Sometimes, It’s Like Pulling Teeth: Getting into Dental School
by Ricky Craven
Getting into medical or dental school is like writing an essay: You must have a theme and stick to it. Many times students think that there is only one “right” path to dental school — major in biology, shadow a dentist and join the dental club. But if you work hard, remain persistent and keep your goals in mind, you will find success regardless of where your journey takes you.
In this article, I will break down the three most important aspects of getting into dental school: undergraduate studies, the DAT, and the interview.
Assuming you want to pursue a career in dentistry, there are a few important things to consider while working on your undergraduate degree.
The first is to major in something you are interested in. Don’t pick a major only because you think it is the major dental schools want to see from their applicants. The more interested you are in a particular subject, the easier it will be to learn and the better you’ll do. I’ve known kids who have majored in history or Japanese and were accepted to some of the best dental schools in the country. Of course, you will still have to meet the prerequisite requirements for each school, but if those are met, your undergraduate major becomes insignificant for dental school applications.
That said, natural science majors like neuroscience, microbiology and biomedical engineering could have a more challenging curriculum that may better prime you for the rigors of dental school academics. However, the choice is yours!
A major part of your dental school application includes the activities you participate in outside of the classroom. Again, I can’t stress enough: be yourself. Pick clubs that interest you. It could be basket weaving or Dungeons and Dragons Club – as long as you are interested, that’s what matters, and you’ll have fun along the way.
Of course, you will need to become involved to some capacity in activities surrounding the field of dentistry. This includes shadowing a dentist (most schools require a minimum number of hours), entering the Dental Science Club, or getting involved in research. Another great way to gain dental experience is to volunteer at a hospital. Becoming a volunteer demonstrates your interest in patient care and willingness to make sacrifices for people. Additionally, these activities will provide you with great discussion points for eventual dental school interviews. The interviewers already know your GPA and DAT score. Now, they want to know who you are and how passionate you are about the field, which you can discuss through your experience volunteering, shadowing and participating in a dental science club. The more activities you become involved with that demonstrate your commitment to dentistry, the better off you will be for the application process.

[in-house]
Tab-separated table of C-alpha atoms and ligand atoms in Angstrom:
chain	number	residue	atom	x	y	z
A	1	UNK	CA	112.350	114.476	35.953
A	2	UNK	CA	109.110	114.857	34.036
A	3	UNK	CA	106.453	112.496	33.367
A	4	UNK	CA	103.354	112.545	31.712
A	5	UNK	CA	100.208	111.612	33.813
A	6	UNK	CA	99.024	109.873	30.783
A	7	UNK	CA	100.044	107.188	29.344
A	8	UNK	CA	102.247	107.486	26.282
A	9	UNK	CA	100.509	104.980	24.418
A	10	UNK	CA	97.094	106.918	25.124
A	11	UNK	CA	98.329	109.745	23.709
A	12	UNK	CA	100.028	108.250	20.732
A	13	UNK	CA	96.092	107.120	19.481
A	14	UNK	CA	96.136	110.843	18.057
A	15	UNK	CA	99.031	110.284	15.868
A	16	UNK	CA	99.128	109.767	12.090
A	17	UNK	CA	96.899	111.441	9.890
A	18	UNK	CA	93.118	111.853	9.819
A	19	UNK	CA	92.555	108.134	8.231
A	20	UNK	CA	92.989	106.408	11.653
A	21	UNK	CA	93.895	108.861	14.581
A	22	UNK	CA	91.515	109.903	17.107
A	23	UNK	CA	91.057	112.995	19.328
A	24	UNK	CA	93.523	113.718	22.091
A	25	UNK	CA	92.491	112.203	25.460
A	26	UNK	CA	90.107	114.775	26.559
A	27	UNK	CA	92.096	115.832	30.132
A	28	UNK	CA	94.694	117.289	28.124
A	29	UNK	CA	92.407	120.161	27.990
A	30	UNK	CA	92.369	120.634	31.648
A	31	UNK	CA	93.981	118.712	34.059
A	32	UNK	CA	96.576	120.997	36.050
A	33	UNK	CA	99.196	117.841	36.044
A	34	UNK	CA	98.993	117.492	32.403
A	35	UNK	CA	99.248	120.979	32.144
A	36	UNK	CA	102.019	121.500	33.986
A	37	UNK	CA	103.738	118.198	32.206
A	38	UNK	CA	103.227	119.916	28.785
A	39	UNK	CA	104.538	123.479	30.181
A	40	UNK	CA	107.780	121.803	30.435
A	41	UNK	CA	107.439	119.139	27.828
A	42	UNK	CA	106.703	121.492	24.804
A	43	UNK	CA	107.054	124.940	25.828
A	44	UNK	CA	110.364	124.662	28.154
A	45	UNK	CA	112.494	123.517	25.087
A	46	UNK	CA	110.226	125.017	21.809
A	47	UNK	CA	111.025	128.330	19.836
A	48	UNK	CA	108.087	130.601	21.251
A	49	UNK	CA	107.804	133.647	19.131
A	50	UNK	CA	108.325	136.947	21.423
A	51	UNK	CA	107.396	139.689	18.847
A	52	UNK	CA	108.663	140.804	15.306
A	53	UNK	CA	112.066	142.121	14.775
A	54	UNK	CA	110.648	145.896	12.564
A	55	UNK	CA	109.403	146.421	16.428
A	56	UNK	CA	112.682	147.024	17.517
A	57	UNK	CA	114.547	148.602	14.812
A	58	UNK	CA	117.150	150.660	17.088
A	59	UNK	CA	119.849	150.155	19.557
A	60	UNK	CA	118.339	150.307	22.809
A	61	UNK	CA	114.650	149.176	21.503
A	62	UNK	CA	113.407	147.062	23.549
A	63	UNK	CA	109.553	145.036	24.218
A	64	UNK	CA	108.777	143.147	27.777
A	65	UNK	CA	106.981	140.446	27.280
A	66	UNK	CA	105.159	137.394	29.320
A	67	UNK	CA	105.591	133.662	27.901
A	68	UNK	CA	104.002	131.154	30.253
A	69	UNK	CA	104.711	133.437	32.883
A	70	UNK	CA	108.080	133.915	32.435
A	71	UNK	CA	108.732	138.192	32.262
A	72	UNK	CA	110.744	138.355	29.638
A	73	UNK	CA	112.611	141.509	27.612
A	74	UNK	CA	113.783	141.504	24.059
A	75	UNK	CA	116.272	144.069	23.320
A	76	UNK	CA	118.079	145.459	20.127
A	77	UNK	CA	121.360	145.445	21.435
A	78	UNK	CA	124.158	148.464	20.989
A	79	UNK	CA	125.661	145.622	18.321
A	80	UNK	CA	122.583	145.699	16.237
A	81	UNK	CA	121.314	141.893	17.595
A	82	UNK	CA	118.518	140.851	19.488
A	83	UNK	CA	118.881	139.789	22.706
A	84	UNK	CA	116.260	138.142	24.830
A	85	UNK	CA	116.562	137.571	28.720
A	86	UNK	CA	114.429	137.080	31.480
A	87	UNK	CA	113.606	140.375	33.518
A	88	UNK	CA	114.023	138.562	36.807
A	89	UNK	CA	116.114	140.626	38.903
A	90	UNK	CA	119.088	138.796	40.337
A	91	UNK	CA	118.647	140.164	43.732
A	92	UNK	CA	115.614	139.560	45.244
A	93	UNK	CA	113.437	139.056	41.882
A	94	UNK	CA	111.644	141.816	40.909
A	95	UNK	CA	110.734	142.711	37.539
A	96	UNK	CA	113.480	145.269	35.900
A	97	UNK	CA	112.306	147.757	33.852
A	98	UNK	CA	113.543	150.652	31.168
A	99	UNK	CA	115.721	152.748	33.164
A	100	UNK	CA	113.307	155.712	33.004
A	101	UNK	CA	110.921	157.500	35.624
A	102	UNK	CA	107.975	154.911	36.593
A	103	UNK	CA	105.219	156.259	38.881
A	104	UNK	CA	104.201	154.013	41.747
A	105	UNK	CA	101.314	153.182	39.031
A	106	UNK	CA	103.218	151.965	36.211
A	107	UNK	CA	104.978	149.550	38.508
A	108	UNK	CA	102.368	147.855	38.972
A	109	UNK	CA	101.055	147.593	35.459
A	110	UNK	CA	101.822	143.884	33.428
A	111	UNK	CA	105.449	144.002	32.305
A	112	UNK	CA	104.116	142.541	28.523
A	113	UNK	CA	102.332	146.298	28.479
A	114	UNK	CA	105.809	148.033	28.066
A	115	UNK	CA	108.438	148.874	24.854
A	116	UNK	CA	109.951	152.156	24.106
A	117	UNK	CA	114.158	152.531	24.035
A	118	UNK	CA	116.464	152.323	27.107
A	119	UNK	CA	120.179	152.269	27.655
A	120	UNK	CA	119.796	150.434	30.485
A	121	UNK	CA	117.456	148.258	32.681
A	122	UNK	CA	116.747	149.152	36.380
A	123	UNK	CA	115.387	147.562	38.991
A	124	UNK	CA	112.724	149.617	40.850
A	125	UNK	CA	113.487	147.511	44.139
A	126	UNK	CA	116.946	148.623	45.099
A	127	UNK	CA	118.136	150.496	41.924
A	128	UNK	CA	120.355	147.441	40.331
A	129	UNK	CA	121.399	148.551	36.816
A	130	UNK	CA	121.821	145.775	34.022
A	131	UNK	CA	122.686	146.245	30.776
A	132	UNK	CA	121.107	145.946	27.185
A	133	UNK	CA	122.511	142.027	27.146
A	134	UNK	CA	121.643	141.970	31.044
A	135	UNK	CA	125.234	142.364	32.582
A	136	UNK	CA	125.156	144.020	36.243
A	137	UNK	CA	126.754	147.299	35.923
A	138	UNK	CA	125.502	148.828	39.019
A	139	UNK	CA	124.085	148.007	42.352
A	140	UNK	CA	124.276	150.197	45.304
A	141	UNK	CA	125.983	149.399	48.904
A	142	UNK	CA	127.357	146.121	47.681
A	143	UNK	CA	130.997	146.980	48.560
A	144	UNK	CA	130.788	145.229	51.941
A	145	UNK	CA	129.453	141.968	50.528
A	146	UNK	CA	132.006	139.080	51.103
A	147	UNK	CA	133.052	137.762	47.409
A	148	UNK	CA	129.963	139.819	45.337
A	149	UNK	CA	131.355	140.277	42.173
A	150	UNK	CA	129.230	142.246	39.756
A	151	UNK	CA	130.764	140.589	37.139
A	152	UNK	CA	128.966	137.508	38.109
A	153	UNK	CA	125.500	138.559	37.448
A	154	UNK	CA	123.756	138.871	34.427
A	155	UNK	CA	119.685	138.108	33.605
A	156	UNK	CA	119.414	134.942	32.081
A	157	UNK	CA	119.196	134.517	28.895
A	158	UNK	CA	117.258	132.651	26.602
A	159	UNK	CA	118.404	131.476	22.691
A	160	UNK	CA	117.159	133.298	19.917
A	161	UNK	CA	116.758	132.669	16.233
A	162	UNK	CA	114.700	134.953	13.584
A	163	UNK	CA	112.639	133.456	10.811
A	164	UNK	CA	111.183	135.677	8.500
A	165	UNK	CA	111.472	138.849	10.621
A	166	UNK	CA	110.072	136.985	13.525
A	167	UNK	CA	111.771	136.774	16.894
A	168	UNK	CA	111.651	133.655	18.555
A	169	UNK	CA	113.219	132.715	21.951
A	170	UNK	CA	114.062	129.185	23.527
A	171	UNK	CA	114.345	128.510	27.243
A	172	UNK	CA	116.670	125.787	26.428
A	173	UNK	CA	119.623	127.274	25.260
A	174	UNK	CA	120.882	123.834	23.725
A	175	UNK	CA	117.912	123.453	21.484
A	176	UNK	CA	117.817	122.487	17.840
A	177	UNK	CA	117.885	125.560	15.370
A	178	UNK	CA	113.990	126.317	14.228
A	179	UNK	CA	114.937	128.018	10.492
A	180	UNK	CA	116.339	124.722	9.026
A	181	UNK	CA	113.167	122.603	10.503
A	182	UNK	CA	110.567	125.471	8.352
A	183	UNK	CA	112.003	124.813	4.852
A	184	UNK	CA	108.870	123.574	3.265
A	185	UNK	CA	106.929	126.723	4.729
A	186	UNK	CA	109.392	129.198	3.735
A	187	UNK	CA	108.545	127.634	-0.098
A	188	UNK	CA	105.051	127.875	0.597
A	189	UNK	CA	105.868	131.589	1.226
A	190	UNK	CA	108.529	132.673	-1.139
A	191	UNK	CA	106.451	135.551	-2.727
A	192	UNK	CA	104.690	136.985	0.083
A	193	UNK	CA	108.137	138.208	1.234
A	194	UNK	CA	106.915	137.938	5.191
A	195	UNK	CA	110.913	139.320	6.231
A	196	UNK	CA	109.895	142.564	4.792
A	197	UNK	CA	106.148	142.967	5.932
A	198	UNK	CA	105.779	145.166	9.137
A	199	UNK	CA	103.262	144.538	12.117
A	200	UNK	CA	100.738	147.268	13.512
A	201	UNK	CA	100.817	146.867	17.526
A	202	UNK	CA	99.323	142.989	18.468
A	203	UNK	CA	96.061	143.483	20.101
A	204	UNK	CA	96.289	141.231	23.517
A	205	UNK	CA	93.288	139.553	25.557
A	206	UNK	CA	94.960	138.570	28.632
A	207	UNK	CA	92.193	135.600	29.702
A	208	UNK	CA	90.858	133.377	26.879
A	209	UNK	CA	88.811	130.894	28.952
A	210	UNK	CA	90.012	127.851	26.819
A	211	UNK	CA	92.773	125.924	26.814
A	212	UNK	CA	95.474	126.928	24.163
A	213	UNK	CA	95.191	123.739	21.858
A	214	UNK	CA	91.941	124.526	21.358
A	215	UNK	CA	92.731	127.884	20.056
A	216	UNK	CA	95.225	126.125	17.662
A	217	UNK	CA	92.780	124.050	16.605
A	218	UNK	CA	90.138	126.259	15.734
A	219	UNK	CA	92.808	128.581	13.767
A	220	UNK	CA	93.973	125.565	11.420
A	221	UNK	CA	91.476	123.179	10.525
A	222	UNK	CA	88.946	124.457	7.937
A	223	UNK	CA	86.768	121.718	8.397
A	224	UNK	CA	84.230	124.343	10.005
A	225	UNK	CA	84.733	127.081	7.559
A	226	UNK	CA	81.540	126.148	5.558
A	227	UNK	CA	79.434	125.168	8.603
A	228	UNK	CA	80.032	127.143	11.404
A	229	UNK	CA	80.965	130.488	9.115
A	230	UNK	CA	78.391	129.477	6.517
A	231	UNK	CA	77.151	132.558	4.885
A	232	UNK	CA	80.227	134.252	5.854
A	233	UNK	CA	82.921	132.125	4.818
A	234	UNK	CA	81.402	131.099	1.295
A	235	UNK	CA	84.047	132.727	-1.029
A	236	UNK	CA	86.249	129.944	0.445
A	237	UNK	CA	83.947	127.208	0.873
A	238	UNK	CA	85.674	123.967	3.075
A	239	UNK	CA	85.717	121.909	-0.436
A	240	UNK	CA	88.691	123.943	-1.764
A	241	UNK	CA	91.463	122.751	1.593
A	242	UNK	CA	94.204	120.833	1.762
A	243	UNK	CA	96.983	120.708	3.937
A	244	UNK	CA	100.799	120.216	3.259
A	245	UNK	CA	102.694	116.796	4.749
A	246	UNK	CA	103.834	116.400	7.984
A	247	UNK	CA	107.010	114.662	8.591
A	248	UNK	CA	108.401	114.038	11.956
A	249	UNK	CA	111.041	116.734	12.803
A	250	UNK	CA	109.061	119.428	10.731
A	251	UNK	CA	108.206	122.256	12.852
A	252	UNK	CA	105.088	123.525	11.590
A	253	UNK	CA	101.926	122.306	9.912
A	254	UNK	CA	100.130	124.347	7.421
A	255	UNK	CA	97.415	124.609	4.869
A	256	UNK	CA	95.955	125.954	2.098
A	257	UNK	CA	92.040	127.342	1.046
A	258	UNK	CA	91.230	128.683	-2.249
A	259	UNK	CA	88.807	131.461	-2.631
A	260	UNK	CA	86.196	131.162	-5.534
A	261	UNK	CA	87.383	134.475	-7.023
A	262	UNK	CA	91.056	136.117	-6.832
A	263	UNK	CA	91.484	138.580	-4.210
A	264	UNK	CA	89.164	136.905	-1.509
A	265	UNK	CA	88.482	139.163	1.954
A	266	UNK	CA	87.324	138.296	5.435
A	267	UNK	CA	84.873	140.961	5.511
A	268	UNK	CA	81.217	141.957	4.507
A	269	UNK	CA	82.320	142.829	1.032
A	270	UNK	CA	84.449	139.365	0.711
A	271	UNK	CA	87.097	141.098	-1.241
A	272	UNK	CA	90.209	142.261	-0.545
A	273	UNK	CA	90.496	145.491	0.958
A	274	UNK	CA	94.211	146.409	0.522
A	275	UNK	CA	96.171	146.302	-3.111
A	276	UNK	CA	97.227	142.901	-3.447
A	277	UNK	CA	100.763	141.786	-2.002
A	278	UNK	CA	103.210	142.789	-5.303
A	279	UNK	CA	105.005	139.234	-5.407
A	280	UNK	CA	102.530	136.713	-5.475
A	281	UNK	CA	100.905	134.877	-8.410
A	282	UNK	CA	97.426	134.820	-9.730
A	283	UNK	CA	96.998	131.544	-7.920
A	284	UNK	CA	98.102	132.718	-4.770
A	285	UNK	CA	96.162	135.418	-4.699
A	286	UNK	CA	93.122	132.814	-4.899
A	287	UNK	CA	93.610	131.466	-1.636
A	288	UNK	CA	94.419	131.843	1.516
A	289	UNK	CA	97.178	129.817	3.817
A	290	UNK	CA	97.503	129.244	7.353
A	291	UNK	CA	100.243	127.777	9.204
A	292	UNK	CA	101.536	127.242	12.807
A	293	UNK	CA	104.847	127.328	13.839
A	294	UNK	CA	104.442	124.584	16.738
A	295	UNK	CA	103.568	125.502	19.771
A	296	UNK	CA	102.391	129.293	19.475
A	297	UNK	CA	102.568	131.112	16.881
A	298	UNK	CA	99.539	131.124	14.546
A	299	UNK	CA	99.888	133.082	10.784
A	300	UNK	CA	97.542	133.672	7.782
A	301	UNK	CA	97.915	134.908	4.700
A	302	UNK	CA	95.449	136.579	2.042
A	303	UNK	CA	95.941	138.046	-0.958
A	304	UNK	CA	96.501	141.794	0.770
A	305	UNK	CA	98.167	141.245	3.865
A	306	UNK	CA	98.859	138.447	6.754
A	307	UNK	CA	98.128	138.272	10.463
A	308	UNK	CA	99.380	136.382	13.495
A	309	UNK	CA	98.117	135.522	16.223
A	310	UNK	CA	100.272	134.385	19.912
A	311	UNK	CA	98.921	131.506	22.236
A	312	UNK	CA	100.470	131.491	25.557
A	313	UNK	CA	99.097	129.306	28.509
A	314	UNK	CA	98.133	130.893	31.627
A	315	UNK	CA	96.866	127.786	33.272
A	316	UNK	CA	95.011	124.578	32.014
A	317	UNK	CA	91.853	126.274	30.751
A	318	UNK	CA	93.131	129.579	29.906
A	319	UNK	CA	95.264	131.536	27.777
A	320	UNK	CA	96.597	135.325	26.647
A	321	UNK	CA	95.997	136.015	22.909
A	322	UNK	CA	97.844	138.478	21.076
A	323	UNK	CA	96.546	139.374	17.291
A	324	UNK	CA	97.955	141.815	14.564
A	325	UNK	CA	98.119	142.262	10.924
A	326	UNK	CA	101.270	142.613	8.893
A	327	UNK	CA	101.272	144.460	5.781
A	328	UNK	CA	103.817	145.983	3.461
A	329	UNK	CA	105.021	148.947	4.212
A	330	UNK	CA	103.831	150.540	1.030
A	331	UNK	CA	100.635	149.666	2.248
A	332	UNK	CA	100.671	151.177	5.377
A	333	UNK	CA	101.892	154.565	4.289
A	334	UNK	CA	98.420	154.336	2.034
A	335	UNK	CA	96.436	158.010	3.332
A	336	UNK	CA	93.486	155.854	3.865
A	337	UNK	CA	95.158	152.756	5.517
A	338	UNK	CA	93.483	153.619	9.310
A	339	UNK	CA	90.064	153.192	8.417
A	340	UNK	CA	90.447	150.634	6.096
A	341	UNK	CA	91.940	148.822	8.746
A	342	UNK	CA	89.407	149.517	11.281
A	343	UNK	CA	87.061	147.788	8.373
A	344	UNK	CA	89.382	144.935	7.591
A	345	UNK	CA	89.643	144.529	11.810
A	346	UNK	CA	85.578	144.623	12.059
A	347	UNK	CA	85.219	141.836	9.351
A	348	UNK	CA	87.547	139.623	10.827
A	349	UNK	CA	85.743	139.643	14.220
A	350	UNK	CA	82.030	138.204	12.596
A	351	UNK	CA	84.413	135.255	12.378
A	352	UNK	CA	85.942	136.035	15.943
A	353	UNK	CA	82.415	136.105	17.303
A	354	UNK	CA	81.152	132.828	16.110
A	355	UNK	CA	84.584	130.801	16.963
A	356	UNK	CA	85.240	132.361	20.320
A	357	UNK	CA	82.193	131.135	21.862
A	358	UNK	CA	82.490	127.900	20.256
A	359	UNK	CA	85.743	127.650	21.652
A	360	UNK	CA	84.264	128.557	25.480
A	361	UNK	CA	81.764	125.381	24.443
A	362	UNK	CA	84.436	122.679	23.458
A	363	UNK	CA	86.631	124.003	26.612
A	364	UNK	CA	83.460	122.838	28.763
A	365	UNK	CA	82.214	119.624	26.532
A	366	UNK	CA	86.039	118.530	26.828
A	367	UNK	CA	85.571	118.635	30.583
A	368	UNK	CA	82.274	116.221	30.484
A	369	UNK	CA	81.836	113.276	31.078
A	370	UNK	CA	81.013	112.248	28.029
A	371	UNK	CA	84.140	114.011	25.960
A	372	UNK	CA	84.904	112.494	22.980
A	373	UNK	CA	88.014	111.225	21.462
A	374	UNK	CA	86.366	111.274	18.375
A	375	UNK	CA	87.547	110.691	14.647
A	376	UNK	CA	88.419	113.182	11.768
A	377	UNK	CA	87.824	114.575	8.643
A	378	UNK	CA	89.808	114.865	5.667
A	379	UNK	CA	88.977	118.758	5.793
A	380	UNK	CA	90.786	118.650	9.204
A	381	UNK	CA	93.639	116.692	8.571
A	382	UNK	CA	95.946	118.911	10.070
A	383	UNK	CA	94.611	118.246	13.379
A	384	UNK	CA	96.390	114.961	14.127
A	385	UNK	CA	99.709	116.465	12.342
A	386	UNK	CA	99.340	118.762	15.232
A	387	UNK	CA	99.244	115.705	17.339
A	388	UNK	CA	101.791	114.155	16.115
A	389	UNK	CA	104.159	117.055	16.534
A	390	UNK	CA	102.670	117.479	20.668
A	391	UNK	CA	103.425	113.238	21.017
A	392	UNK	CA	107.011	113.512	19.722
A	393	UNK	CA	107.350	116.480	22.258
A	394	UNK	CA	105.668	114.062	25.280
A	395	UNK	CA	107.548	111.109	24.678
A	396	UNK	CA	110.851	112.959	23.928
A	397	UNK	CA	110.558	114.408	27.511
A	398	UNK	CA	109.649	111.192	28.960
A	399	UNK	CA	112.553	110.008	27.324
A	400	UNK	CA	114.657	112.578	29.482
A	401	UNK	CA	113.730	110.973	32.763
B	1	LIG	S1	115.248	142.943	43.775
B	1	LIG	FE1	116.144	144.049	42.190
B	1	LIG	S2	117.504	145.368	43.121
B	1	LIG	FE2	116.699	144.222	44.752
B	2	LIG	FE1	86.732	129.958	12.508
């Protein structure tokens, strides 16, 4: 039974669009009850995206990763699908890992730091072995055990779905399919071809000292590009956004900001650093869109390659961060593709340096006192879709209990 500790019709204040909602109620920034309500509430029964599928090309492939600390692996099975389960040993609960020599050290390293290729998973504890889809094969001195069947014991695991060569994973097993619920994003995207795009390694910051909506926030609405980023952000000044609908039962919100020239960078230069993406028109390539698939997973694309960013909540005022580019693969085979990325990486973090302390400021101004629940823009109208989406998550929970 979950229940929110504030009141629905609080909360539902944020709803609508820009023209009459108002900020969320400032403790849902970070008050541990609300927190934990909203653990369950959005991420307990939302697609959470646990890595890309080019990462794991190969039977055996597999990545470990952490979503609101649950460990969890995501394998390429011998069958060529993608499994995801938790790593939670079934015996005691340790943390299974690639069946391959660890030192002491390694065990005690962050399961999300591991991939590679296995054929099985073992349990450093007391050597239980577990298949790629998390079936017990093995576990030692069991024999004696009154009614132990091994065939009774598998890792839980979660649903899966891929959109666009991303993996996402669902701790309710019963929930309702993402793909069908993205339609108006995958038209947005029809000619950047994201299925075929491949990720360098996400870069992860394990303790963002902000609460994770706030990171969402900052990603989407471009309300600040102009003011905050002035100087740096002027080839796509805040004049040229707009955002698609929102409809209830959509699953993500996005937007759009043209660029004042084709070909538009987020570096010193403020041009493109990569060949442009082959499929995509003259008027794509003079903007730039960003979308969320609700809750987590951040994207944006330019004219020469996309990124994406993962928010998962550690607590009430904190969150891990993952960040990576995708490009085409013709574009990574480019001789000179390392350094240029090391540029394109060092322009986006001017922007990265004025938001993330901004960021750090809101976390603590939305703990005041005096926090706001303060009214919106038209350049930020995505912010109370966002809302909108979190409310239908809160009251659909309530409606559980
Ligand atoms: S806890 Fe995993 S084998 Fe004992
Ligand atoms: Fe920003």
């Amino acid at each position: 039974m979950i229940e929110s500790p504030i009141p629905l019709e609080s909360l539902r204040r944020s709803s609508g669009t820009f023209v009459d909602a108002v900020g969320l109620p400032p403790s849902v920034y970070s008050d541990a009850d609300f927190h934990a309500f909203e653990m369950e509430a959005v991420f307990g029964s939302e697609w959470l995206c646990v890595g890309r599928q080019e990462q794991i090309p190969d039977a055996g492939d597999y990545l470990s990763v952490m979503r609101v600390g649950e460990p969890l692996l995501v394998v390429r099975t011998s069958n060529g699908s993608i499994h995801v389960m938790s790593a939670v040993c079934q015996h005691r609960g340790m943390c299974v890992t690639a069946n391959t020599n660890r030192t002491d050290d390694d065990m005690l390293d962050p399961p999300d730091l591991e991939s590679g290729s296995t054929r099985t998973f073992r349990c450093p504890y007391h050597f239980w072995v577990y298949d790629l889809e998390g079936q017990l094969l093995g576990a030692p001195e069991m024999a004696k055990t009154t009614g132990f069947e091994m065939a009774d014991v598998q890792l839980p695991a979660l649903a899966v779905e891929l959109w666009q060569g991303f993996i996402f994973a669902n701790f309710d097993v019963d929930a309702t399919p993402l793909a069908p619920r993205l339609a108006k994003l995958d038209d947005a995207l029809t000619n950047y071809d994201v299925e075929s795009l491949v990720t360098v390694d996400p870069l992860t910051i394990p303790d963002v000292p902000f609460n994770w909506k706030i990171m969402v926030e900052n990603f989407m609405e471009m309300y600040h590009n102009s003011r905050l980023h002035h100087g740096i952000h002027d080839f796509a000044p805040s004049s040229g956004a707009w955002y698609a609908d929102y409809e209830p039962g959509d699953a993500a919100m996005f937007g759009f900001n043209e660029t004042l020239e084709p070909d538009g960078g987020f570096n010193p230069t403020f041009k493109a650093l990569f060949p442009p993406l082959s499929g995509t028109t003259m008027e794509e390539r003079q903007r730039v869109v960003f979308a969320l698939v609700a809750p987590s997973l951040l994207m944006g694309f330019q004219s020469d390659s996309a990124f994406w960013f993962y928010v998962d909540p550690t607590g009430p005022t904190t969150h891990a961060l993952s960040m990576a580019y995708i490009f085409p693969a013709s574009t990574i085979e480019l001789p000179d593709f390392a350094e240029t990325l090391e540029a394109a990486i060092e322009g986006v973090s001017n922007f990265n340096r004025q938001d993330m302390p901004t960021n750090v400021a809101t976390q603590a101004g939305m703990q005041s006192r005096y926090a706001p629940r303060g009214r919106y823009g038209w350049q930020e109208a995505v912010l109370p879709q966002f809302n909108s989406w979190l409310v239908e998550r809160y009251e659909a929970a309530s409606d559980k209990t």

Ah yes, the dreaded standardized test. The very thought of this test summons butterflies in the stomach. I’m here to tell you there is an effective way to approach studying for the test without spending a fortune or wasting time
I highly recommend using your free time in the summer to study for this test. The maximum amount of time you need is eight weeks. Any longer, and you will only burn yourself out.
Secondly, you need to have a plan and stick with it. Gather all your study materials together before you begin your studies and lay out your plan of attack week by week. Set reasonable goals each day and strive to meet them. My plan was six weeks long: Three weeks to review the material and three weeks for practice tests. Timing is everything on the test, and the only way to gain test-taking speed is practice.
Lastly, relax. Studying for the DAT is very stressful. Continue your hobbies on the side and set up study breaks during the long days of studying. Just like we need to rest our bodies after a hard workout, we also need to give our brains a break.
The interview, in my opinion, is the easiest part of getting into dental school. By this point, you’ve already done the hard work in order to be selected for an interview. The dental school just wants to get to know you as a person, whether you can hold a conversation about something other than your academic accolades or how many crown preparations you have observed. I know it sounds cliché, but the best way to approach the interview is to relax, be yourself, and be honest. Guys, get a suit; girls, business formal. Don’t over do it, dress conservatively, and make sure you feel confident in the clothes you choose.
There’s a website that I highly recommend for any questions about the DAT or the interview called studentdoctor.net. This website has of a large forum for pre-dents just like you where you can communicate and ask questions about the process. It was especially helpful for me before the DAT.
All in all, stay calm, have confidence, and good luck!